Once in a while a movie comes out that takes you totally by surprise. That’s what The Barbarian Invasions did for me. I’m not that big into foreign films. So, when I put the DVD in, it was mostly reluctantly. For 99 minutes, I was entranced with the story and the characters. I fell in love with the seemingly unlikable father who, even in the hospital, surrounds himself by his former mistresses. The friends that come to gather around him are a group of vibrant, quirky souls that have small enough roles not to interrupt the main story but who add color while they are on screen. The relationship between the father and his son is the heart of the film and what a believable, realistic relationship it is. There is no canned, Hollywood dialogue here…just two people who have been estranged for a while and are forced together by difficult circumstance. A good film for anyone who is a son, daughter, or even a parent because the film is filled with so much realism that situations like this could occur in anyone’s life.

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I received an Advanced Reading Copy of this book which is being released in June. And, wow! I loved this book! Jim Lynch’s descriptions of landscape and nature are pure poetry! If you have read Cormac McCarthy’s books, the scenes describing the nature of the landscape and the wildlife reminded me of his books.

Set at the border of Washington State and Canada, this book is poetry blended with quirky characters right out of the movie “Fargo.” The main character is a bird-watching, bird-calling, dyslexic giant of a man named Brandon who is pushed into the Border Patrol by his cow-farmer father who needs Brandon to make money. And, oh, yeah! Brandon paints birds and portraits of the people he captures crossing the border! Intrigued? Hopefully, because this book is a jewel of a read! Brandon is a natural-born farmer forced into a career he excels at but is not passionate about.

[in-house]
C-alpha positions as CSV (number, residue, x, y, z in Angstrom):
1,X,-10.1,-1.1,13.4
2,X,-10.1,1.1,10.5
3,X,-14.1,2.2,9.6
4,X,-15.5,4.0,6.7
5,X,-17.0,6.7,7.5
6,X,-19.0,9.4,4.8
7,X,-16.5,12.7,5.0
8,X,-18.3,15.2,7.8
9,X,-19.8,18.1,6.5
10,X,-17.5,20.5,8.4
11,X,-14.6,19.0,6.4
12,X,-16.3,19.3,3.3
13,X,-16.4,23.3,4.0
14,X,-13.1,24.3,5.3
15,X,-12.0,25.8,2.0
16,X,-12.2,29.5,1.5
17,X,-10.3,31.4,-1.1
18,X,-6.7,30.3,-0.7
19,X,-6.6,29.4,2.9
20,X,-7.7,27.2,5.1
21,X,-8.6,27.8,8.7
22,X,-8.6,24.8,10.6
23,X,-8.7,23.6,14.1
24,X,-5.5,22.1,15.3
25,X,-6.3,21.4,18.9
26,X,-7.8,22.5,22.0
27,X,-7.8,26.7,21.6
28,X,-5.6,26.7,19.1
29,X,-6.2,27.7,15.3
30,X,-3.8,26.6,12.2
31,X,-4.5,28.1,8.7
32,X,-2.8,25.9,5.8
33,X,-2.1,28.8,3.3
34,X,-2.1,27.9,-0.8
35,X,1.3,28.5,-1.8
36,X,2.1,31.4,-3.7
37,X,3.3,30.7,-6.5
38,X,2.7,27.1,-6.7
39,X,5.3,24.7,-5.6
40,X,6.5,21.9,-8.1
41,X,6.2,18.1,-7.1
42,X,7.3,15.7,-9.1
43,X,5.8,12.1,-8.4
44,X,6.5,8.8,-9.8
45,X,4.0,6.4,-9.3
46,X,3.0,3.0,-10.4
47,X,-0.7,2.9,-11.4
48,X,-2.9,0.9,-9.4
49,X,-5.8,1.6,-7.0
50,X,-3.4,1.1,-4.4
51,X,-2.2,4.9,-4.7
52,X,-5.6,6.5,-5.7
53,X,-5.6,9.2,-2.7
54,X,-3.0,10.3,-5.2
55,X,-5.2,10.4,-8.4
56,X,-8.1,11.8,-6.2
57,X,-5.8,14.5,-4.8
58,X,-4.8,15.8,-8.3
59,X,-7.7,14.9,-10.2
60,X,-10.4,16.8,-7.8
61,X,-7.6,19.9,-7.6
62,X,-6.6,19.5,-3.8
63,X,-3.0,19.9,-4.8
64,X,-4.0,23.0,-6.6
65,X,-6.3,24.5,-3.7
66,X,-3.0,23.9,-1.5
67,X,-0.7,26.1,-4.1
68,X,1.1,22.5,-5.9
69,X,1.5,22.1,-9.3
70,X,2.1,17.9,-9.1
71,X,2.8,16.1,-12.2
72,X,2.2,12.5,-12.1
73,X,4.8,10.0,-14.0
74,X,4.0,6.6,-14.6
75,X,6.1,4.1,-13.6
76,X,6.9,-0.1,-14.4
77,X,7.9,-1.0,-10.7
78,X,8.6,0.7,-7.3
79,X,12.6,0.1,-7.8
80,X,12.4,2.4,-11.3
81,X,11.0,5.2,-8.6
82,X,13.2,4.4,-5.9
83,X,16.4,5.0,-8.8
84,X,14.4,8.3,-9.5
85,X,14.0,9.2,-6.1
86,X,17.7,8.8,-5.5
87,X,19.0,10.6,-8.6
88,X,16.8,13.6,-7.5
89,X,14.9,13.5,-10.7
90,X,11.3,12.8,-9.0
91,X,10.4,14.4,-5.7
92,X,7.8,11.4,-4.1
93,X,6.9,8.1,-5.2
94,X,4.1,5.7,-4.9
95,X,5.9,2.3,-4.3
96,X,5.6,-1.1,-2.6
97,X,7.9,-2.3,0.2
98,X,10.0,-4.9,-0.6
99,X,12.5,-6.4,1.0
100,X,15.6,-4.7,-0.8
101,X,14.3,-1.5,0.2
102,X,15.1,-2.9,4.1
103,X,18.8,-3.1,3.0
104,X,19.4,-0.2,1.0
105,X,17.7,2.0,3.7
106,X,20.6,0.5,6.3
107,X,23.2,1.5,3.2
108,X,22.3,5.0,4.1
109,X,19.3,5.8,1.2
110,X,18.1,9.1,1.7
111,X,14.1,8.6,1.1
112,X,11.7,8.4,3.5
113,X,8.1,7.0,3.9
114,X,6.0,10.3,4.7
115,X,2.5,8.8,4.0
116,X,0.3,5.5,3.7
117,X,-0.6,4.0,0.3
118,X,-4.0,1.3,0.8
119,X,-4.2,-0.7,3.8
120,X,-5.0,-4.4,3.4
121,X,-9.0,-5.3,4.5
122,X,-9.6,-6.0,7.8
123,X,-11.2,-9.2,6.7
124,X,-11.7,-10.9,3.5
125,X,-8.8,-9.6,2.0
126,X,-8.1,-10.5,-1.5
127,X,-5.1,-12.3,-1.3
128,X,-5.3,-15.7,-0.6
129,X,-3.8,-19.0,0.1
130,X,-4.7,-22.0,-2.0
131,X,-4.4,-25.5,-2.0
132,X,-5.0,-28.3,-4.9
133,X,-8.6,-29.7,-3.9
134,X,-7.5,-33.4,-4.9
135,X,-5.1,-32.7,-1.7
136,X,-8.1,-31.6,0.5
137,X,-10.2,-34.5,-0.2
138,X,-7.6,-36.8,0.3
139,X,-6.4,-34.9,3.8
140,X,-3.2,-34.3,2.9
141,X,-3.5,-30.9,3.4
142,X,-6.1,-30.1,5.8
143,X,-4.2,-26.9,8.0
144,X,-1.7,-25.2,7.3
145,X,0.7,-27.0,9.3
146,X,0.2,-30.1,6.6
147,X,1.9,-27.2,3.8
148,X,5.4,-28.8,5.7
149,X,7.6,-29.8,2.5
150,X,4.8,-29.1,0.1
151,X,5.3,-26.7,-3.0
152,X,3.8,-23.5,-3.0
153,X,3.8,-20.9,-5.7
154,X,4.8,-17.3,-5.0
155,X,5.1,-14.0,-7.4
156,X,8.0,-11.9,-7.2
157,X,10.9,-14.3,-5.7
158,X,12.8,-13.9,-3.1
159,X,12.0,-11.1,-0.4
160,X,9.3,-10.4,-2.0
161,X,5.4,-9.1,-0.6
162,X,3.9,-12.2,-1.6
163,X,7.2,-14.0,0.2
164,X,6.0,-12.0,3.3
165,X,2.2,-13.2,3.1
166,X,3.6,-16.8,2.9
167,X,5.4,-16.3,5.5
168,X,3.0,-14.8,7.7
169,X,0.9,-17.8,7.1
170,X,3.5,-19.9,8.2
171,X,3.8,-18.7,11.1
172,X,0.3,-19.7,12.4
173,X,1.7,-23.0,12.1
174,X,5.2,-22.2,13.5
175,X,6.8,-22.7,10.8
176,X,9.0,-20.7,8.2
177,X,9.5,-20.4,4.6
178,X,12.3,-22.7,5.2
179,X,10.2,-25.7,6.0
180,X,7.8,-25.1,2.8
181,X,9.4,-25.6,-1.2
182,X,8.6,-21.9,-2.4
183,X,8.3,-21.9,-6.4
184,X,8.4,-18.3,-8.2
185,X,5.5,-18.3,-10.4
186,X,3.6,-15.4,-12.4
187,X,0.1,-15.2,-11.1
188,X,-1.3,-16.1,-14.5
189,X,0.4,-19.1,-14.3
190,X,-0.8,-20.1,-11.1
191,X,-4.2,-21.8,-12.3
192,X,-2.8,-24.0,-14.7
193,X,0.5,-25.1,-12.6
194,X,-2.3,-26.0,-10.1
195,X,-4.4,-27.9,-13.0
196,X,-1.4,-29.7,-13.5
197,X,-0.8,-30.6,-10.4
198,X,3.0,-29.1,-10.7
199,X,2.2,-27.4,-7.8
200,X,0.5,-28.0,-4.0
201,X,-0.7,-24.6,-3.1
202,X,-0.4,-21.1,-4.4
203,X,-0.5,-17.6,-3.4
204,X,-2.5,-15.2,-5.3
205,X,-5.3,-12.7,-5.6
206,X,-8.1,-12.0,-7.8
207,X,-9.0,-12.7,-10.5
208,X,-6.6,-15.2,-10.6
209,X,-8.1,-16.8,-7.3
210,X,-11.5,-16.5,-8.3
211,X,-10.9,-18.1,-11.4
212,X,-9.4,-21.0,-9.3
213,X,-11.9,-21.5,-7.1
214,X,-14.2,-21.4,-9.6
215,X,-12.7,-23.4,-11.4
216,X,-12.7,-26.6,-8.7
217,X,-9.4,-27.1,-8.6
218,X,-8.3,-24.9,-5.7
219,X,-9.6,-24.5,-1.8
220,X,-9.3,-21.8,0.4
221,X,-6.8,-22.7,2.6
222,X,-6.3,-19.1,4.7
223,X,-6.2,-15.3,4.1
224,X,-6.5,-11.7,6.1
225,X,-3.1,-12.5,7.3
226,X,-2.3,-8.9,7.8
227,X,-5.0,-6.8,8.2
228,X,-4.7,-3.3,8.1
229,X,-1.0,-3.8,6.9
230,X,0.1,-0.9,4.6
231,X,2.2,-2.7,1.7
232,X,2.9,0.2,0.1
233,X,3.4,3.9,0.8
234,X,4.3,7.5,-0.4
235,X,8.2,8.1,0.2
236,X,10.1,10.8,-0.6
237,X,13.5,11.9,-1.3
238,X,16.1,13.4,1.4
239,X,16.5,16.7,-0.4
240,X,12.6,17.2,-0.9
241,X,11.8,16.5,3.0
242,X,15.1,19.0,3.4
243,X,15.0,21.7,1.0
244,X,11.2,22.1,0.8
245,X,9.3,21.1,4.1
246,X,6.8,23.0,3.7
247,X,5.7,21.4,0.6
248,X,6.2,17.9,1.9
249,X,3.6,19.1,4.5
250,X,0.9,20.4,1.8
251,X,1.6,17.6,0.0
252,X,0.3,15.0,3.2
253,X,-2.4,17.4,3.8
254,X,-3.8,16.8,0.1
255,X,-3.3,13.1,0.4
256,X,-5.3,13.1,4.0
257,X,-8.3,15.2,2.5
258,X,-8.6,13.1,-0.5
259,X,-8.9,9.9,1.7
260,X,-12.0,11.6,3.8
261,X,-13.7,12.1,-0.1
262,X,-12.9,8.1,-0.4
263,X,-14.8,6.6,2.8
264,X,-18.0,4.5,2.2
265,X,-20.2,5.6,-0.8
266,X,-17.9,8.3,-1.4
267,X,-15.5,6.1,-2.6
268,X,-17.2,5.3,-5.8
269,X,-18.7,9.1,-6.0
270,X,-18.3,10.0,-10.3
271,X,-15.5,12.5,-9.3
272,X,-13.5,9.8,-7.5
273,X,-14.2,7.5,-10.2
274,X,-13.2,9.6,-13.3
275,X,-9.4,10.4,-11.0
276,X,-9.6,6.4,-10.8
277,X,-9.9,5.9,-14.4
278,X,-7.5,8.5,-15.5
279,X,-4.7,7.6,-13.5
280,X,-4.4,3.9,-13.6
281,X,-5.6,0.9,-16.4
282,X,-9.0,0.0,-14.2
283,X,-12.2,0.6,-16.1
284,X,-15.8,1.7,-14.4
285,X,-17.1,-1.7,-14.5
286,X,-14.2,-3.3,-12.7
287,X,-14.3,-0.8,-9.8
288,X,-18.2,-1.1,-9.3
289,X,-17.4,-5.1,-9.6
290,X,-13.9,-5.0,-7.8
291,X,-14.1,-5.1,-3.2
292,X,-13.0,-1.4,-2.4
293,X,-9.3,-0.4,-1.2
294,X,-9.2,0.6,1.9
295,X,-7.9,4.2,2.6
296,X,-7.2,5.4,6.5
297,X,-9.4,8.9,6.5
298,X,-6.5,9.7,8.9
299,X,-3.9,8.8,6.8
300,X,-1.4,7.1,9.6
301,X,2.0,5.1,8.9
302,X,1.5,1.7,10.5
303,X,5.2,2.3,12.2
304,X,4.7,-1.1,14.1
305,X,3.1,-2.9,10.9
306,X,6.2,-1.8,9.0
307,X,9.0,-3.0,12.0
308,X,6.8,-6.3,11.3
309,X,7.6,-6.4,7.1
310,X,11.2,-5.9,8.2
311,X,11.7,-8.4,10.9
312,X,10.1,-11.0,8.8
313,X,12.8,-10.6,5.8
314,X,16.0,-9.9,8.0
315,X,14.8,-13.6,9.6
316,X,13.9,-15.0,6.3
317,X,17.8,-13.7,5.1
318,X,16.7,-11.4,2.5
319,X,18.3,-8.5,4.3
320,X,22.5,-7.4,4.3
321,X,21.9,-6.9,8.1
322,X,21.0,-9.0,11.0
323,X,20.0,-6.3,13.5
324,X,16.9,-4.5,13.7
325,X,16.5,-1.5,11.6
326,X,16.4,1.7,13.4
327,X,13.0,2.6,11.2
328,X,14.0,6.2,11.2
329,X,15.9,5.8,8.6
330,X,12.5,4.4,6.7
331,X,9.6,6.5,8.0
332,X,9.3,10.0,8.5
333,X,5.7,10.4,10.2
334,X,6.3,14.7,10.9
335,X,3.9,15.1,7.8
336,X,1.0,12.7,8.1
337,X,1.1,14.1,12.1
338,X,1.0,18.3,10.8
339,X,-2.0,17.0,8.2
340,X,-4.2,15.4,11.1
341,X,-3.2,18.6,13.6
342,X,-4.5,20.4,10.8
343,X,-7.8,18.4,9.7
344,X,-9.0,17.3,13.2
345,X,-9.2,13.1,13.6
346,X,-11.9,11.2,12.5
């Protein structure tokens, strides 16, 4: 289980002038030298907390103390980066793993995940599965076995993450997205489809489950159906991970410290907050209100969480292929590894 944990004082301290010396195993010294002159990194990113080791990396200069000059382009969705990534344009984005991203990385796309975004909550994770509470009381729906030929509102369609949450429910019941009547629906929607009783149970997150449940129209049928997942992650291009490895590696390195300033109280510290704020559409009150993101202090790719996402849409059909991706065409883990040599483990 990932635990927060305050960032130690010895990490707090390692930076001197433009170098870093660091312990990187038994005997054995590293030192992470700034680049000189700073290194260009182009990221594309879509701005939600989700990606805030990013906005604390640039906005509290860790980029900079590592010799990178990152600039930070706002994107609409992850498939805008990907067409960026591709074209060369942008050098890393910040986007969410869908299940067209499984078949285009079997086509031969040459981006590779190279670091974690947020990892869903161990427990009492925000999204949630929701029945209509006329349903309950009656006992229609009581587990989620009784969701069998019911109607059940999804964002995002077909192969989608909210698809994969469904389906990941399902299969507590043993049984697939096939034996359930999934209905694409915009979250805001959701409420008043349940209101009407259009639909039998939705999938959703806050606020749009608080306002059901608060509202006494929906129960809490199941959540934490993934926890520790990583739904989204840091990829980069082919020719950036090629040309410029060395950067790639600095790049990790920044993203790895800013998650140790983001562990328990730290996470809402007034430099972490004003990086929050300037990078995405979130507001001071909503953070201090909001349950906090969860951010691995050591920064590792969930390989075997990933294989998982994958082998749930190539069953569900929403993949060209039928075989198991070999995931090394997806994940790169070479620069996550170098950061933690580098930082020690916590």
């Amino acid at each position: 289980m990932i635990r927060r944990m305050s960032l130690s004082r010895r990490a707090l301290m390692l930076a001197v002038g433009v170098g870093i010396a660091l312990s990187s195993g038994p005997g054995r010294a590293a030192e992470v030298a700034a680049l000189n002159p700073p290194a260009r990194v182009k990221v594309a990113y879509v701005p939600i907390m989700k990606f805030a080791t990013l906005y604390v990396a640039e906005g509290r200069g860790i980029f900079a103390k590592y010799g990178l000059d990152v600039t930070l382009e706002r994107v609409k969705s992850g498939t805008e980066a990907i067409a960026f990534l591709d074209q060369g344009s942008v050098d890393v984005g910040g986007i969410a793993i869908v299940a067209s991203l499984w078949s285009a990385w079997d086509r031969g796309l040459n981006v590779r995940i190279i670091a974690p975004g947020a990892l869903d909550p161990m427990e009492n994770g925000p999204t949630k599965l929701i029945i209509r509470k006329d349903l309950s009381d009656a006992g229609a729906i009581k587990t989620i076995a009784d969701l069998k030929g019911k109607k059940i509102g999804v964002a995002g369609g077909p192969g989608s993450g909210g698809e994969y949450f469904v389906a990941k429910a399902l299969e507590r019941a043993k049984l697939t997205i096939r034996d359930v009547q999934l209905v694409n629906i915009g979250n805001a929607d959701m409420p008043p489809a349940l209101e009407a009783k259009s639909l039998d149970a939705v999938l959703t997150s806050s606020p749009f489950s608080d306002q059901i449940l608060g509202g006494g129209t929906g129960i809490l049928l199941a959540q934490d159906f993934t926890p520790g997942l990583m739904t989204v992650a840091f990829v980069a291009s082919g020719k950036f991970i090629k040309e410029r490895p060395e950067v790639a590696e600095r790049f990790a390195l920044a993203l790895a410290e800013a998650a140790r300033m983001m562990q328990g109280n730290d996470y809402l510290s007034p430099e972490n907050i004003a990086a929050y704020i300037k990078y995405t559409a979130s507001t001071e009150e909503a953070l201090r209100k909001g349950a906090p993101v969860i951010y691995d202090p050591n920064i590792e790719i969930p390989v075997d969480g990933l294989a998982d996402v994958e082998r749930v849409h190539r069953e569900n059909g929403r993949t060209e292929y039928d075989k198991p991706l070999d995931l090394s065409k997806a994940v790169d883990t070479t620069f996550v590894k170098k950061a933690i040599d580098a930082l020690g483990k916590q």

Other characters in this book include Brandon’s father who has across-the-border arguments with his Canadian pot-smoking retired professor who lives behind the farm (and, oh, yeah, the professor spends his time recreating inventions such as Edison’s light bulb); Sophie, the masseuse who “heals” people from both sides of the border and is chronicling everyones’ lives; Madeline, the pot-smoking professor’s daughter; and the list goes on and on.

What is so amazing about this book is how it seamlessly blends the quirky, hilarious moments with the touching, thoughtful, and sorrowful moments. If this intrigues you – definitely get on the waiting list for this book! It is a wonderful read!

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